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10 Tips for Taking the “Work” out of Networking


If you’re like most people, walking into a room of relative strangers—especially without a wingman (or wingwoman)—can be a daunting prospect. Whether scouting for your next job or widening your professional circle, it can take steely resolve to push yourself onto the networking stage and perform. Well, it doesn’t have to be that way. Here are some tried and true tips to help you become a more successful (and less stressed out) networker.

  • Arrive early. Arriving early means that you can start up conversations before a throng makes it awkward.
  • Light up the room. Remember to smile before entering the room. (Smiling makes you look approachable, so you may not have to work as hard at networking.)
  • Make it about THEM, not you. Listen as much as (if not more than) you talk. Ask people why they’re attending the event and how you might be of help to them either in their career or personally. If you take a genuine interest in people, they WILL remember (and want to re-engage with) you.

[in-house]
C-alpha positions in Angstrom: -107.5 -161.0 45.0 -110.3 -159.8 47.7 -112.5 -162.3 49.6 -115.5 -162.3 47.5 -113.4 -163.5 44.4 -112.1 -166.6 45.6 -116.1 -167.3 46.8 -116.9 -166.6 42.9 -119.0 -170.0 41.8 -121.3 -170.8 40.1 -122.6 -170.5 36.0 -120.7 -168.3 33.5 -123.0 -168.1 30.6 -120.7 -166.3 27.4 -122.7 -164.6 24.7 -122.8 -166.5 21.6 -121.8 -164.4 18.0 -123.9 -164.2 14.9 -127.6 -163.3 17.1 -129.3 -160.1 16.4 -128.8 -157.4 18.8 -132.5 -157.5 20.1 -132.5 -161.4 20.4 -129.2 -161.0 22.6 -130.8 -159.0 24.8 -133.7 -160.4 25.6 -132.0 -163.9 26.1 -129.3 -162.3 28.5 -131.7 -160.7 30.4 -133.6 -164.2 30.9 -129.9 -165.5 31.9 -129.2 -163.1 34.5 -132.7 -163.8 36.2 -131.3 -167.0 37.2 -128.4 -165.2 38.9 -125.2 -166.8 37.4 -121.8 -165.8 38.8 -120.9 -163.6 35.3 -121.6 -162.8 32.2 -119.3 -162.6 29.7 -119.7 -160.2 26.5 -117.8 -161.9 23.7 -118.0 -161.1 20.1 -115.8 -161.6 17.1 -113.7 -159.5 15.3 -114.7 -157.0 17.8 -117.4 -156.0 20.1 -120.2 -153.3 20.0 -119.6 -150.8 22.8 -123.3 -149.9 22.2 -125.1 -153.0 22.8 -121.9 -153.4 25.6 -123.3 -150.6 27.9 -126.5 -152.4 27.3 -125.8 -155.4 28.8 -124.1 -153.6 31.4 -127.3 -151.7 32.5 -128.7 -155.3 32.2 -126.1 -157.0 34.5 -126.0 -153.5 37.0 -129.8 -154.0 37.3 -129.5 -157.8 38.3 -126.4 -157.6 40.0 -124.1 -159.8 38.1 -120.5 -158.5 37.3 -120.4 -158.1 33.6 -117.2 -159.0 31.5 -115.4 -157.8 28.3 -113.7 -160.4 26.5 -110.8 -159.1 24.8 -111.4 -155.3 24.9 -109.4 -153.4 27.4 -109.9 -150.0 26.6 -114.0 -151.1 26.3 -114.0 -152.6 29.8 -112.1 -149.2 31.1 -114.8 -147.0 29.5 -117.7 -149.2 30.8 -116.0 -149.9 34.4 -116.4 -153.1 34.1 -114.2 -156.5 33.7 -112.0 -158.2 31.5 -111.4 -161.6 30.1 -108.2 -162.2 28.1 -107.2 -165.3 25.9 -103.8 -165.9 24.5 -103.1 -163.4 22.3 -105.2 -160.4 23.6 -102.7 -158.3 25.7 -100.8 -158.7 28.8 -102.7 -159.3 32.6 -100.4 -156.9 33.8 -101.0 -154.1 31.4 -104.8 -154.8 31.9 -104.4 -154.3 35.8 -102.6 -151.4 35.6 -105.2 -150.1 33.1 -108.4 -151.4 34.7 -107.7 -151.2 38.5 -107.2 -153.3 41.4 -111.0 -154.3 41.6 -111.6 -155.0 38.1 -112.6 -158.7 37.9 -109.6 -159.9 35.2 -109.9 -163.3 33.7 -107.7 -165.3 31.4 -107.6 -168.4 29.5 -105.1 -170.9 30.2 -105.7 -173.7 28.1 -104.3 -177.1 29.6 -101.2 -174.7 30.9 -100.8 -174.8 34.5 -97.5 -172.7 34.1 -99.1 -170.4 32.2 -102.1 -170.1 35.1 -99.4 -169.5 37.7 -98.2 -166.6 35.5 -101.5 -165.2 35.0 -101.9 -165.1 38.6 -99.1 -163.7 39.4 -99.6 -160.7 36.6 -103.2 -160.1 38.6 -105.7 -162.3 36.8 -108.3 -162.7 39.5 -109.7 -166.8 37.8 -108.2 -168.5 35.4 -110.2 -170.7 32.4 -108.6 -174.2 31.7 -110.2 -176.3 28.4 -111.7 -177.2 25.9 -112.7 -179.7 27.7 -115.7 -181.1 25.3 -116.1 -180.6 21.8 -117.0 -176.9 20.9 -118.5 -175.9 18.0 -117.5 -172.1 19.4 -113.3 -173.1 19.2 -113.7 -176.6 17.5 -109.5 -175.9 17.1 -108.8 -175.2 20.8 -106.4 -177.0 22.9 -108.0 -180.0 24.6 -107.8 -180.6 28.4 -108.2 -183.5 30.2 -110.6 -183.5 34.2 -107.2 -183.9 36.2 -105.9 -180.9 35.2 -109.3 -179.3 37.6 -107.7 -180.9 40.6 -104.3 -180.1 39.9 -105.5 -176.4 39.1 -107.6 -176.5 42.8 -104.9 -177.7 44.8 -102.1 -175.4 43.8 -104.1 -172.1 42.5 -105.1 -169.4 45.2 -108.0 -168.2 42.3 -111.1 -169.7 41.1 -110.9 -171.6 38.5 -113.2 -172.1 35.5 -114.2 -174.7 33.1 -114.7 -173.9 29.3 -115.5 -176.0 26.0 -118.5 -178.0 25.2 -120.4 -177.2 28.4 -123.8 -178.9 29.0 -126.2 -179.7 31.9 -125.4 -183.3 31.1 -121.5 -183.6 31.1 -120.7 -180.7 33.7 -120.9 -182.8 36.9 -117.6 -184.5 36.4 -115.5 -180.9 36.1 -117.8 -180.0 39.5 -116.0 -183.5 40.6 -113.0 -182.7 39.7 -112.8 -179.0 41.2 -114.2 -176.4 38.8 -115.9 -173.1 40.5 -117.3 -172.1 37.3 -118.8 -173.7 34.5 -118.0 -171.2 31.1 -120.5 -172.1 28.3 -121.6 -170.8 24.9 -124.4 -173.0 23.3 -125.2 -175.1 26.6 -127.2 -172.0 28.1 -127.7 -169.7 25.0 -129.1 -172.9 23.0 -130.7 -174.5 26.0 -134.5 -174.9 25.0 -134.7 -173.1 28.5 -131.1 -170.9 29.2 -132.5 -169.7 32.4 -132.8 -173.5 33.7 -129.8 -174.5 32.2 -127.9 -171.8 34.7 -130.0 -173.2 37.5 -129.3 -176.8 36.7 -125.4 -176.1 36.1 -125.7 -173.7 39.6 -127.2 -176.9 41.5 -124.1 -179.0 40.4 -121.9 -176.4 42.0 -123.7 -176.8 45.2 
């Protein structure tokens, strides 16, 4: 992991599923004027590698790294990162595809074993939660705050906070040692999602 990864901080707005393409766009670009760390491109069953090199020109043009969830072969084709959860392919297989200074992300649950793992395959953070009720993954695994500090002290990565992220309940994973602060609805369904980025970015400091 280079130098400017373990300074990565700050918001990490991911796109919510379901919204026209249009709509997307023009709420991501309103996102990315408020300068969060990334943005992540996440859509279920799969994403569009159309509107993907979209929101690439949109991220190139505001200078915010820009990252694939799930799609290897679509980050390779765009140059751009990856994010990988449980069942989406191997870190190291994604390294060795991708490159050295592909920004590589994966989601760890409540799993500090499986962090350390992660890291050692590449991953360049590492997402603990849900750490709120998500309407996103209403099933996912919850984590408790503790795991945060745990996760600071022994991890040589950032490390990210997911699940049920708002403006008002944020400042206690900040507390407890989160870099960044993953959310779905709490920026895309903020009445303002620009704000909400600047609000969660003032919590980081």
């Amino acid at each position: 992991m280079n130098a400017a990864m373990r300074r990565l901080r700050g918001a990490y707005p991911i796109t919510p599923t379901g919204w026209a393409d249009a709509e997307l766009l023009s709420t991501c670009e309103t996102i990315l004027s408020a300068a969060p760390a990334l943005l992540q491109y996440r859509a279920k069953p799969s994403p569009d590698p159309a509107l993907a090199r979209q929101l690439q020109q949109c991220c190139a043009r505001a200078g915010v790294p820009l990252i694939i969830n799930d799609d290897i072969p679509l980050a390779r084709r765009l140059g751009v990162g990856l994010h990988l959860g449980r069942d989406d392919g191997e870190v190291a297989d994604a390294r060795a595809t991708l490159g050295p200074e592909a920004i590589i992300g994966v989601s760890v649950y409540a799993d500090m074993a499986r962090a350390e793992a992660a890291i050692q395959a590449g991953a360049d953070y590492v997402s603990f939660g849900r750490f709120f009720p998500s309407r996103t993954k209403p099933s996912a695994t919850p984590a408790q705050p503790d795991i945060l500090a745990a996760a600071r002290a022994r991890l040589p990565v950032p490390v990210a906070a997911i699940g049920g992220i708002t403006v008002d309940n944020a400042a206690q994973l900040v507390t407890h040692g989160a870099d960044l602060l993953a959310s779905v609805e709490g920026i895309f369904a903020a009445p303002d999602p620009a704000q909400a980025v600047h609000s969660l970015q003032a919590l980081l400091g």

• Be a willing student. Once you’ve offered to be of help to others, focus on learning from those you meet. (Often, networking events can be great learning experiences.)
  • Think long-term. Try to create a relationship before you make an “ask” of any new contact. That’s the difference between networking and cold calling. (The best networking builds long-term relationships, not just immediate transactions.)
  • Dress for success. Wear something interesting or memorable (e.g. an antique pin, a bright scarf or shirt, a thematic tie, colorful suspenders or shoes, etc.)
  • Keep your eyes open. Watch and learn from expert networkers at every event. You will see them in the room; watch their techniques and learn valuable lessons.
  • Channel Bogart. Done right, networking can become “the beginning of a beautiful friendship.” As with all beautiful friendships, staying in touch is key, so do follow up. (Social media makes this easy. Connect with the person on LinkedIn within a week after the event, customizing your invitation to include something about your conversation at the event you both attended.)

Special tips for introverts:

  • Consider volunteering. If you’re going to be at an event, having a purpose makes networking easier. (If you volunteer at/organize the event, people will come to you.)
  • Set an achievable goal. What gets measured gets done, so plan to talk to/give your card to a certain number of new people, then reward yourself in some way for meeting your goal.

Marianne O’Connor is the CEO of Sterling Communications. You can follow her on Twitter at @marianneoconnor.